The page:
“The GLRI recognized the Great Lakes as nationally important both ecologically and economically, as a provider of myriad services upon which society depends,” says aquatic ecologist and Graham Sustainability Institute Director Donald Scavia, special counsel to the U-M president on sustainability issues. “It has provided a unique opportunity to build and catalyze efforts leading to major improvements in the health of the lakes.”

While the Great Lakes Restoration Initiative has been widely praised, there is great interest in integrating a stronger science base into the projects and helping to assess their cumulative environmental and economic impacts. That is the primary near-term focus of U-M’s new Water Center.

The center will follow a truly collaborative approach, including regularly convening the region’s science leaders, policymakers, resource managers, and other stakeholders with the aim of enhancing regional dialogue and collaboration. “This is a much-needed effort to engage the broader academic community, and we are excited to be a partner in building a stronger science base for Great Lakes restoration,” says Val Klump, the associate dean for research in the School of Freshwater Sciences at the University of Wisconsin-Milwaukee.

As a first step in shaping the new center’s mission, the Graham Sustainability Institute recently convened a group of more than 20 directors of U.S. and Canadian academic Great Lakes centers and institutes to discuss and develop science recommendations for the next phase of the GLRI. The group concluded that sound science must be an integral part of restoration projects.

“Following the meeting, the group developed and has submitted to the Environmental Protection Agency a science strategy and implementation plan to consider for the next phase of the GLRI,” says Professor Allen Burton, who will serve as director of the new center in addition to directing CILER. “Our science plan stresses that we need to determine which regions are under the greatest threat, identify factors most responsible for negatively impacting ecosystem health, and assess the effectiveness of restoration efforts over time.”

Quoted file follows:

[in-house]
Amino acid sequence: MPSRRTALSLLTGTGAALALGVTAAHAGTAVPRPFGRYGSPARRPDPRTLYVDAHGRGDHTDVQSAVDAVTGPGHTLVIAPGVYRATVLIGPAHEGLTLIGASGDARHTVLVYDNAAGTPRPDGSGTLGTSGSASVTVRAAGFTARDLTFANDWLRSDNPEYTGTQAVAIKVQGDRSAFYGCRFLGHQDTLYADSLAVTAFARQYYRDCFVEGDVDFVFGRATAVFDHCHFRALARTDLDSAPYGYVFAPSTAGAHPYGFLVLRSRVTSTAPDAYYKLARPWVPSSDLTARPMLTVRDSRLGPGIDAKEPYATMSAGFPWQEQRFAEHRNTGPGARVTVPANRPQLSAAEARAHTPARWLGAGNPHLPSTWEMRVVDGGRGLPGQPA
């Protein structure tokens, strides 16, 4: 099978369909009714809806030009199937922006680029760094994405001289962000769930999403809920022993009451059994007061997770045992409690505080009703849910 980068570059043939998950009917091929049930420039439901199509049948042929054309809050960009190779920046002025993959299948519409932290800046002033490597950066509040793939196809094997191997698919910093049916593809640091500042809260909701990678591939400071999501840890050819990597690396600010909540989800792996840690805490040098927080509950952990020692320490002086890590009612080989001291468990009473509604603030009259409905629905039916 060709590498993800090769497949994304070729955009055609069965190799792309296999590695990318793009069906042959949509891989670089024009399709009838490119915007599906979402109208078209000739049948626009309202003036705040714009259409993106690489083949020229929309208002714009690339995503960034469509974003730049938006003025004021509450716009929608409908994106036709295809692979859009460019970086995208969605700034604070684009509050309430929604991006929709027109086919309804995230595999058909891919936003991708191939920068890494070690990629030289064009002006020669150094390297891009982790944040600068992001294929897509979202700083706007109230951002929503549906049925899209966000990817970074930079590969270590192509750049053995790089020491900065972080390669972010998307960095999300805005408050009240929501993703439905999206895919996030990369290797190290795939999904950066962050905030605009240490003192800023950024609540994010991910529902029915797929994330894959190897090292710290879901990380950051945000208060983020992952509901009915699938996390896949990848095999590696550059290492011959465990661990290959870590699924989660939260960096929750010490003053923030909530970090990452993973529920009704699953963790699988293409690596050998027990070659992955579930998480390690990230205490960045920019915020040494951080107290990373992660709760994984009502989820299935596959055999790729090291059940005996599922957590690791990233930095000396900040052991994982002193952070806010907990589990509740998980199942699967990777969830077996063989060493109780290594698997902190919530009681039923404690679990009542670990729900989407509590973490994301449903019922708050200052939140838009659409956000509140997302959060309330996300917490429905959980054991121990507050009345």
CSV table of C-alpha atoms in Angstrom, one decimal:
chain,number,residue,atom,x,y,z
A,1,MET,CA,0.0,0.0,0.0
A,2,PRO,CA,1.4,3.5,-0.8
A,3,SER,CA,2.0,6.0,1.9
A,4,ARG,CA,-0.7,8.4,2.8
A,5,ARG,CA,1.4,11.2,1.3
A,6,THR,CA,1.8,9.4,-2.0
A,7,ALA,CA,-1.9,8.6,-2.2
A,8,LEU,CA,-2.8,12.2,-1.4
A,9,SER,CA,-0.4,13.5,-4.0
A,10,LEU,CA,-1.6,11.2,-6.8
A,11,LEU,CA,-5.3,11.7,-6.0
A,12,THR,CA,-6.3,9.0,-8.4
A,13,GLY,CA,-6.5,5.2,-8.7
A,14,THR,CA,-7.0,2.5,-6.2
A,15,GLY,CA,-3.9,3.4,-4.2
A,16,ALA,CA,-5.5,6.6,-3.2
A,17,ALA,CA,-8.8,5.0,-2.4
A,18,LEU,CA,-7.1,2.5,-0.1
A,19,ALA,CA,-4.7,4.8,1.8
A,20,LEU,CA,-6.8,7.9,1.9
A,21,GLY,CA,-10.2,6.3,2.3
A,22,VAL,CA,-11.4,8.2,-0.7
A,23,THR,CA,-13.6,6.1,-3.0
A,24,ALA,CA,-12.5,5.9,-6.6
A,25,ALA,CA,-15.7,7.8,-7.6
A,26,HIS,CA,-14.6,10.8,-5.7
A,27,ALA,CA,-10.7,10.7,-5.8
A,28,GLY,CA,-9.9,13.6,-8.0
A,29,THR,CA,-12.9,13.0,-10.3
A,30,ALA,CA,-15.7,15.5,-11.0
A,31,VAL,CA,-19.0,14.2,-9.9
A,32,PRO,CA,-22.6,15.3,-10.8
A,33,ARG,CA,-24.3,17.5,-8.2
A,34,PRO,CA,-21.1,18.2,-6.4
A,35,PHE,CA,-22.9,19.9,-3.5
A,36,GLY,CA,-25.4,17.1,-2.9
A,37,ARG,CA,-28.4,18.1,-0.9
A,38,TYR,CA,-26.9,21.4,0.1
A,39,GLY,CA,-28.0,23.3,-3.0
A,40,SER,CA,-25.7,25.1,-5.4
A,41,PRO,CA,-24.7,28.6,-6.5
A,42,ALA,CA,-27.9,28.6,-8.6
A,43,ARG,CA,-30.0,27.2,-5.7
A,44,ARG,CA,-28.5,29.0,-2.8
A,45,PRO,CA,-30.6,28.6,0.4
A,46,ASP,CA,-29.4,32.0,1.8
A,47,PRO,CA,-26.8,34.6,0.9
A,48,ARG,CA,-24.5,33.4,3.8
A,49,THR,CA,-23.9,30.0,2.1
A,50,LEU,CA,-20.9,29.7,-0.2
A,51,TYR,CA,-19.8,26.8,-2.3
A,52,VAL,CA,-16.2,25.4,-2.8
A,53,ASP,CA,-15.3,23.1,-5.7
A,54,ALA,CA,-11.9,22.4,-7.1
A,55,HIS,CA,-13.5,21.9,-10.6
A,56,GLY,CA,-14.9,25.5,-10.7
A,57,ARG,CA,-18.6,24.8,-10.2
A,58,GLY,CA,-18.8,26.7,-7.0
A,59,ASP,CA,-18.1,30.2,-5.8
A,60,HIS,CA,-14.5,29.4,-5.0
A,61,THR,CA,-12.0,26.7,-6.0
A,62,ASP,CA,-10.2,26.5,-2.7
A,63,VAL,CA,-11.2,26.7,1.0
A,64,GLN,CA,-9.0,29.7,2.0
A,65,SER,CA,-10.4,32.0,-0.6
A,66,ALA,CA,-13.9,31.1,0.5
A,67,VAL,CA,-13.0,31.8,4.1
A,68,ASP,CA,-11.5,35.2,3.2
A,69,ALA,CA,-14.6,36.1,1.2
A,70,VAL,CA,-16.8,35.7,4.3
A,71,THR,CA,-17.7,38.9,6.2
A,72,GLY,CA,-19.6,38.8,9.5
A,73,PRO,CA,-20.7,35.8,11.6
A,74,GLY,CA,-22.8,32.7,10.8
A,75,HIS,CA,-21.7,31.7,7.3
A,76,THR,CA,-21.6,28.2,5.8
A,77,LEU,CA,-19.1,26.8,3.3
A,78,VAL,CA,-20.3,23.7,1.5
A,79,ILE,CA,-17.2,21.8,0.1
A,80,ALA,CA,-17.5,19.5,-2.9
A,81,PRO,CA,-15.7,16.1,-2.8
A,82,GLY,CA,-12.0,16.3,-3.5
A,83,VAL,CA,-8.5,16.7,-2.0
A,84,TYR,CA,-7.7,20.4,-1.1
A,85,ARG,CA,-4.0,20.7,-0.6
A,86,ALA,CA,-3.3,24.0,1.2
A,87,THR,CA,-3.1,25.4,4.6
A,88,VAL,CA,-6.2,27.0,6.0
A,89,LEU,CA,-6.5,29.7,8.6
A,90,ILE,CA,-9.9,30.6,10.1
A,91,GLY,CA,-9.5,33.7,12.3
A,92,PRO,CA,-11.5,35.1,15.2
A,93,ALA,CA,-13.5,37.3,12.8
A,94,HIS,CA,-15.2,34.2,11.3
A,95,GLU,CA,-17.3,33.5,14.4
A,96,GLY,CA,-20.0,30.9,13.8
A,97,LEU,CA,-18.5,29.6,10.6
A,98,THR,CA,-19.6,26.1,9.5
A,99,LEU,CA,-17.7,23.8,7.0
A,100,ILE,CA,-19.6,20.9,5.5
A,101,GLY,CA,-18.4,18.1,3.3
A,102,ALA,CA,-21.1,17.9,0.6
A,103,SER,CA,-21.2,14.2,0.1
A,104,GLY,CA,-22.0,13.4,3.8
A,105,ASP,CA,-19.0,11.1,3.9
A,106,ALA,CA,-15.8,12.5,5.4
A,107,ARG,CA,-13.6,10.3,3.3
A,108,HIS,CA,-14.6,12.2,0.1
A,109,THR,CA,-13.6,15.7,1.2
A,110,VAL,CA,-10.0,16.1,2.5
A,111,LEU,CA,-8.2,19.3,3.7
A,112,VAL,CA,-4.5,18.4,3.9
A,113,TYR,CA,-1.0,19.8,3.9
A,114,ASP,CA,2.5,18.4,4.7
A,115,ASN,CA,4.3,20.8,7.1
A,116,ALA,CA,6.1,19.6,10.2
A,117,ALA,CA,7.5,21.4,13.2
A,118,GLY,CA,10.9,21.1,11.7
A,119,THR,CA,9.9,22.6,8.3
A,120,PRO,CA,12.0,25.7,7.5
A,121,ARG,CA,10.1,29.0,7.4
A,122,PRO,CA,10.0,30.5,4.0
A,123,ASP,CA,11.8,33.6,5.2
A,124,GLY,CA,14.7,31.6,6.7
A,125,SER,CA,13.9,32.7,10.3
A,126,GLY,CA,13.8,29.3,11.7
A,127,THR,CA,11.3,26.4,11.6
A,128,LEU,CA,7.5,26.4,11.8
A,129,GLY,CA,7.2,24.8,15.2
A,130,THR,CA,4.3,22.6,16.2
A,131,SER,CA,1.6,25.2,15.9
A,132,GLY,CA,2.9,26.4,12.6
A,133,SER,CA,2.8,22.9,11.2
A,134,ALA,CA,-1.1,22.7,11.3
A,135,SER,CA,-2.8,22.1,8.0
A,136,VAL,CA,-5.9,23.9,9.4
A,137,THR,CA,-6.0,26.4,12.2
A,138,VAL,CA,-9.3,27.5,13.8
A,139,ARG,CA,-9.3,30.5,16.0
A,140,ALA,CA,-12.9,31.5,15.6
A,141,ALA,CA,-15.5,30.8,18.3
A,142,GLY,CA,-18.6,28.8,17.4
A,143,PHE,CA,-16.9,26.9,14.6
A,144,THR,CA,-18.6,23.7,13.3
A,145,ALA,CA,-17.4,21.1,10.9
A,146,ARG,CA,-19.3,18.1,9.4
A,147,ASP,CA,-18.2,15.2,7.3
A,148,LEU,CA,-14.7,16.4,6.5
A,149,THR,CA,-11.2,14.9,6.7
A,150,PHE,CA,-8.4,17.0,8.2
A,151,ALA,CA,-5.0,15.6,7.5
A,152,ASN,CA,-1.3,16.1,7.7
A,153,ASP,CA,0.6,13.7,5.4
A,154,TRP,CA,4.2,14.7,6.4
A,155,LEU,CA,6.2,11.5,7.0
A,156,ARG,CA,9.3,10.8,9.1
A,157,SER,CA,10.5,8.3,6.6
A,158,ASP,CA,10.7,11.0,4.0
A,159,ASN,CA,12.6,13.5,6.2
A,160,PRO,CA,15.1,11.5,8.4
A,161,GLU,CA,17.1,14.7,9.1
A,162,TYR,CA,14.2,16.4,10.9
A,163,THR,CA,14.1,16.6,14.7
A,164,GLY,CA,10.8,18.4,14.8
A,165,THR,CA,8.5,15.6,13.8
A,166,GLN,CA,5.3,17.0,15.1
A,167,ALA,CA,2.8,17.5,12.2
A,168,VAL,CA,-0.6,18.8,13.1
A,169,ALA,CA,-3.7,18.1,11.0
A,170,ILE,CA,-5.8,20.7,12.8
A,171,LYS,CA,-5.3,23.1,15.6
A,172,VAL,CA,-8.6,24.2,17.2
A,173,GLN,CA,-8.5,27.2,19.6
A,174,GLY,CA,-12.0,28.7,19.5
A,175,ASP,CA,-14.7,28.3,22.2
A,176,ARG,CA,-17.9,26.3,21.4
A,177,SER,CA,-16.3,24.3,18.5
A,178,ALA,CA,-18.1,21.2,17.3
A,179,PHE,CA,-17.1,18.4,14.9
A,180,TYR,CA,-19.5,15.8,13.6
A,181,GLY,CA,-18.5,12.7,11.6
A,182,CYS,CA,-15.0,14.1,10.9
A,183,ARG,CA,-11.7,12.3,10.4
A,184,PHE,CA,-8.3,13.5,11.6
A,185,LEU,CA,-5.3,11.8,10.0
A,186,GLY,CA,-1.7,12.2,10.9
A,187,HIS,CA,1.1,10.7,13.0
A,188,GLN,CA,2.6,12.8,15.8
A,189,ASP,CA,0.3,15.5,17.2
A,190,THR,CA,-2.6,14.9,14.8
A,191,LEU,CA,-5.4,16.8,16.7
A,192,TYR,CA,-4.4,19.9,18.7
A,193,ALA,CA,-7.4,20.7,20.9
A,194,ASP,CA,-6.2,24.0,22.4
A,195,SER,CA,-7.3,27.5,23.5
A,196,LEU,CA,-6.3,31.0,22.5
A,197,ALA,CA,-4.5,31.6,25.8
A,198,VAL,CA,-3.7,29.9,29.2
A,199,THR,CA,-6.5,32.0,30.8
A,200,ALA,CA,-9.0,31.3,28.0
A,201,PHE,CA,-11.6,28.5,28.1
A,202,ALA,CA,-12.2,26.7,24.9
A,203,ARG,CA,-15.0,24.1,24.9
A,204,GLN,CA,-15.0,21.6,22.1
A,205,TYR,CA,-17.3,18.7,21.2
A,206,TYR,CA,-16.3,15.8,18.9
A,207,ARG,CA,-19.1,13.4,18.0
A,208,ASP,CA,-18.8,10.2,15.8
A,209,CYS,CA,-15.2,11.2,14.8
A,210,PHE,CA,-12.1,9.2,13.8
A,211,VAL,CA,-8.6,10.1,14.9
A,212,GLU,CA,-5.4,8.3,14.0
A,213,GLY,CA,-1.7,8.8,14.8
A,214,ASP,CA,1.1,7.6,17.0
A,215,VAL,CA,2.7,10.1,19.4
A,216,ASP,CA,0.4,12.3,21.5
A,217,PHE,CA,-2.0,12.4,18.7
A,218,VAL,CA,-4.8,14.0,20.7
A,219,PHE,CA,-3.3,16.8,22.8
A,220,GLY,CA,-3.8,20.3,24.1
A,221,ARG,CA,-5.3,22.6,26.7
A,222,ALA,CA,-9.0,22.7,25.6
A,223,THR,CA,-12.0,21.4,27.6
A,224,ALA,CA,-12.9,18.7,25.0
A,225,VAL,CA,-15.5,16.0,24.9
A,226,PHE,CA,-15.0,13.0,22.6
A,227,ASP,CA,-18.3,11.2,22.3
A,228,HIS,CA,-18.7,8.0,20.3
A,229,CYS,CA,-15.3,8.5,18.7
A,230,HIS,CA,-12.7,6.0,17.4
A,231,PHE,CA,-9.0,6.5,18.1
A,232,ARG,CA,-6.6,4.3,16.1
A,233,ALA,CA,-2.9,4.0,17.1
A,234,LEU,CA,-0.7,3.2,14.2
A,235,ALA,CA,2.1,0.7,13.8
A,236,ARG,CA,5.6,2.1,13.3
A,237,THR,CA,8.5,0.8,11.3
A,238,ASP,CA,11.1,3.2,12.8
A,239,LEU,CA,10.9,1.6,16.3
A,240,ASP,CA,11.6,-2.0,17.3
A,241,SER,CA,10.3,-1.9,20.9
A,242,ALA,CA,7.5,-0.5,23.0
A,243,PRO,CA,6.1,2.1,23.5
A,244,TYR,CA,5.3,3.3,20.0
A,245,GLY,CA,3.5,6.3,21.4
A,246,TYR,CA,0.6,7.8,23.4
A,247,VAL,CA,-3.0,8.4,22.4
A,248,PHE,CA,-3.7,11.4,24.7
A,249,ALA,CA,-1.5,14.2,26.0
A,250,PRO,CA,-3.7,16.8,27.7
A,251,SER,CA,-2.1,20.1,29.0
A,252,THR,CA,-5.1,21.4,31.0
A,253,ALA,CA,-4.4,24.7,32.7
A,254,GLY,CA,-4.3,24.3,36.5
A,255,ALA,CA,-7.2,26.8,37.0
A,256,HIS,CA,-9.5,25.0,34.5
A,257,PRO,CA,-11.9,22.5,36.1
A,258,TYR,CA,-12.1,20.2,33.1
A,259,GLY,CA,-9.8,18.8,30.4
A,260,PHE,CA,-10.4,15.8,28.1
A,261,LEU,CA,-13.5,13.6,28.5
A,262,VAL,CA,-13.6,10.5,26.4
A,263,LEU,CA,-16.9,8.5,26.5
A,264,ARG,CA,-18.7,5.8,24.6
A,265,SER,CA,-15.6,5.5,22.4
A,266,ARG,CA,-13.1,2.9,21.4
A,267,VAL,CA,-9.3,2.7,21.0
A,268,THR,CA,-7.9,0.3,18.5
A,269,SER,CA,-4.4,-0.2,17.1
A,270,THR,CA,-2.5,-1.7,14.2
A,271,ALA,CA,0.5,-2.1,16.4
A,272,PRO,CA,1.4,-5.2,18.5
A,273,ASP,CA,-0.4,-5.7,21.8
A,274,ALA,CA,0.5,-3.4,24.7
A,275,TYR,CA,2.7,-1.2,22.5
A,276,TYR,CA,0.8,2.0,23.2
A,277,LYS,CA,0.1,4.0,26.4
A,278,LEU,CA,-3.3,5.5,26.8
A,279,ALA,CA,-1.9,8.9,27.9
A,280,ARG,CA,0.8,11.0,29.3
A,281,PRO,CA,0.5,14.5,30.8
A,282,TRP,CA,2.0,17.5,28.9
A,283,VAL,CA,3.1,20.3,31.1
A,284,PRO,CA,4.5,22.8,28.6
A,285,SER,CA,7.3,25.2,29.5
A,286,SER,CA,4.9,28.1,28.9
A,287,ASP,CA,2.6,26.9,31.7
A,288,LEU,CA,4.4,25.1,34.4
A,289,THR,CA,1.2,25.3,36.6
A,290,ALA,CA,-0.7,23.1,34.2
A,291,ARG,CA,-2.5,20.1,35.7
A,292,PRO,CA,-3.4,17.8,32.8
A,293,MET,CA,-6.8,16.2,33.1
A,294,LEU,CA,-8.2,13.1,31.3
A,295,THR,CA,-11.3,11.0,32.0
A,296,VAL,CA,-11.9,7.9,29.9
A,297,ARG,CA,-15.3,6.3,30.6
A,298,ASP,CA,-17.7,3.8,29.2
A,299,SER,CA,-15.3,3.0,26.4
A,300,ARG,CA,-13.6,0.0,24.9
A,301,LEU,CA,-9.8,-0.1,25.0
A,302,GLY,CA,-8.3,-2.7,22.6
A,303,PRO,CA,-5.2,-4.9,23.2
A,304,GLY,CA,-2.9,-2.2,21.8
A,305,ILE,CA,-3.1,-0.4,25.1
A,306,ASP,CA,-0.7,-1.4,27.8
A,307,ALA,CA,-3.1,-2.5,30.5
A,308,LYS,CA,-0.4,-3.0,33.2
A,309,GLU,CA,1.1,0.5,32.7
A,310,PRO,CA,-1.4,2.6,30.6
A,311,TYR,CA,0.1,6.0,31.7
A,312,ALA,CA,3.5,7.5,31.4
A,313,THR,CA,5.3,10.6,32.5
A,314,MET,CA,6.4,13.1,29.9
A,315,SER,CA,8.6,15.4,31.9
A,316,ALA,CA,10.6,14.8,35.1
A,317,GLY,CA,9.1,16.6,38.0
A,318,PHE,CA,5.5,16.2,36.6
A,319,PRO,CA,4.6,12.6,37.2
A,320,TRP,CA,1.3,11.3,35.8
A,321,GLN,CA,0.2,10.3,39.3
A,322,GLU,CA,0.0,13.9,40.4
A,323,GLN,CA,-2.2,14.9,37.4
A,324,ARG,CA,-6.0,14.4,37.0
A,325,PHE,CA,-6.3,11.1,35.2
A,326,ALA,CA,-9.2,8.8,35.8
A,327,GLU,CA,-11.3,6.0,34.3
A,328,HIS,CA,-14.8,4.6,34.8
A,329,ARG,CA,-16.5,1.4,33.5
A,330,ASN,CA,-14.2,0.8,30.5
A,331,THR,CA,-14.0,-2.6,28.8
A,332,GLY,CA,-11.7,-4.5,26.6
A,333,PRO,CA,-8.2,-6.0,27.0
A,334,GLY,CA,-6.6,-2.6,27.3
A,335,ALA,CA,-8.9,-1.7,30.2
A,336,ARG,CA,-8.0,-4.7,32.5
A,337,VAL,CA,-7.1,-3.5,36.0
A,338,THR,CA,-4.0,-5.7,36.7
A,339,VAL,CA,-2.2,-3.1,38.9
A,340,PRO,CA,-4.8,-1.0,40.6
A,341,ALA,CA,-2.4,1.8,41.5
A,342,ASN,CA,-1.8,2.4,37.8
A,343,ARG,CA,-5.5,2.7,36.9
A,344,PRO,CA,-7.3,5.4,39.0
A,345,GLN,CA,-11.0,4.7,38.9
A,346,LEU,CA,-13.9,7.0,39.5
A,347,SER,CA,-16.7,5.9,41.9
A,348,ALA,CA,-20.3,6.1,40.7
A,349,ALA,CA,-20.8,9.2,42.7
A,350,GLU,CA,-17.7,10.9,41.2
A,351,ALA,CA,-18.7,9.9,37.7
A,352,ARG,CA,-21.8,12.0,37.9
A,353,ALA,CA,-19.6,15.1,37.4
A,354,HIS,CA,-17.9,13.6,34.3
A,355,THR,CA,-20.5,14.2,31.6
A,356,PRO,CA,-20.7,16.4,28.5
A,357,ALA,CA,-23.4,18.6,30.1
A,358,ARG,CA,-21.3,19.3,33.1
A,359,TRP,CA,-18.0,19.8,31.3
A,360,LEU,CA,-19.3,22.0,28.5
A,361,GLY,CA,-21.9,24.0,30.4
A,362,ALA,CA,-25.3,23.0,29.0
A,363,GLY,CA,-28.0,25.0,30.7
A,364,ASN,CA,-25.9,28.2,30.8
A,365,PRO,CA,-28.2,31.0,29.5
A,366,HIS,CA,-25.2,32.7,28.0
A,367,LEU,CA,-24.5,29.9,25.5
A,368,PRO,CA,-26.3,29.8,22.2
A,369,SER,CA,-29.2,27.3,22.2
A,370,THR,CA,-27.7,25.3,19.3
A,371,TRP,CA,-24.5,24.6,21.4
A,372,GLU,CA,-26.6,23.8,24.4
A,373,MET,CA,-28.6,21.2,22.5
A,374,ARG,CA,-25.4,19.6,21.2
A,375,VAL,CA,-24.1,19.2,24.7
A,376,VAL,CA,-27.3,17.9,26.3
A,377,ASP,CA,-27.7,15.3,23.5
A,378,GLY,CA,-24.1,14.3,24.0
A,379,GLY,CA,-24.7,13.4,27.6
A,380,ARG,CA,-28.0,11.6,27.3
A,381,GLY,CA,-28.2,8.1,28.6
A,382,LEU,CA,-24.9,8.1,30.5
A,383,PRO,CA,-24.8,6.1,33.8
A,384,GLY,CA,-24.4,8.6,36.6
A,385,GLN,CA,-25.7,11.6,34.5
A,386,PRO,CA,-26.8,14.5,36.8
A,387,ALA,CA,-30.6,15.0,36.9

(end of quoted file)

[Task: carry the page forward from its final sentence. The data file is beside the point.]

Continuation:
To ensure broad-based input and information sharing across the Great Lakes community, the center will form an advisory group composed of science, policy, and practitioner communities representing public (federal, state, tribal, and local governments), private (relevant industries and/or industry associations), academic, environmental, non-governmental, and other citizen stakeholder organizations. The advisory group will provide input that helps guide future research projects undertaken by the U-M Water Center and will ensure broader communications across the Great Lakes basin.

The U-M Water Center grant is the third grant from the Erb Foundation to the University of Michigan. In 2009 the foundation awarded $500,000 to a U-M-led research team for a project, known as the Great Lakes Environmental Assessment and Mapping project, or GLEAM, to comprehensively analyze and map various threats to the Great Lakes. Last year the foundation provided a $200,000 challenge grant to fund third-year students at the U-M Erb Institute for Global Sustainable Enterprise.

Jim Erickson

Jim Erickson

JIM ERICKSON is a senior public relations representative at Michigan News, the University's central news service. He was a newspaper reporter at the Rocky Mountain News in Denver, The Arizona Daily Star in Tucson, and the Fort Lauderdale Sun-Sentinel before joining Michigan News in 2007. As a science writer, he won a Science Journalism Award from the American Association for the Advancement of Science, a Science in Society Award from the National Association of Science Writers, and was a Knight Science Journalism Fellow at MIT. Erickson has a master's degree in journalism from Northwestern University and a bachelor's in English from Hamilton College.

COMMENTS

  • Robert Gibbs - 1984

    Can the study explore methods of improving fish habitat in the Little Traverse and Grand Traverse Bays of Lake Michigan? Seems like manmade structures could be installed.

    Reply

  • Jack Cherry - MD Residency, 1980

    Toxins, etc. research is nice but the major concern, that will also affect water quality is the loss volume of Lake Michigan and other great lakes with an approximately 4 ft. loss of water level over the past 10 years or so. What are the causes/solutions?

    Reply

  • Norman Andresen - 1976

    Why did the University close the Center for Great Lakes and
    Aquatic Sciences in 2003? This unit worked on the Laurentian Great Lakes and great lakes of the world. The lab was closed and destroyed. It was a very well respected research institution but not valued by the University in 2003.

    Reply

  • richard albright - 66

    Please note that munitions constitute one of the biggest impediments to cleaning up the Great Lakes. As author of ‘Cleanup of Chemical and Explosive Munitions’and a former SCUBA diver in the Great Lakes I can attest to the millions of live shells and bombs down there. Also, Prof. John Oshea has experienced these issues first hand and you may want to involve him in your efforts.

    Reply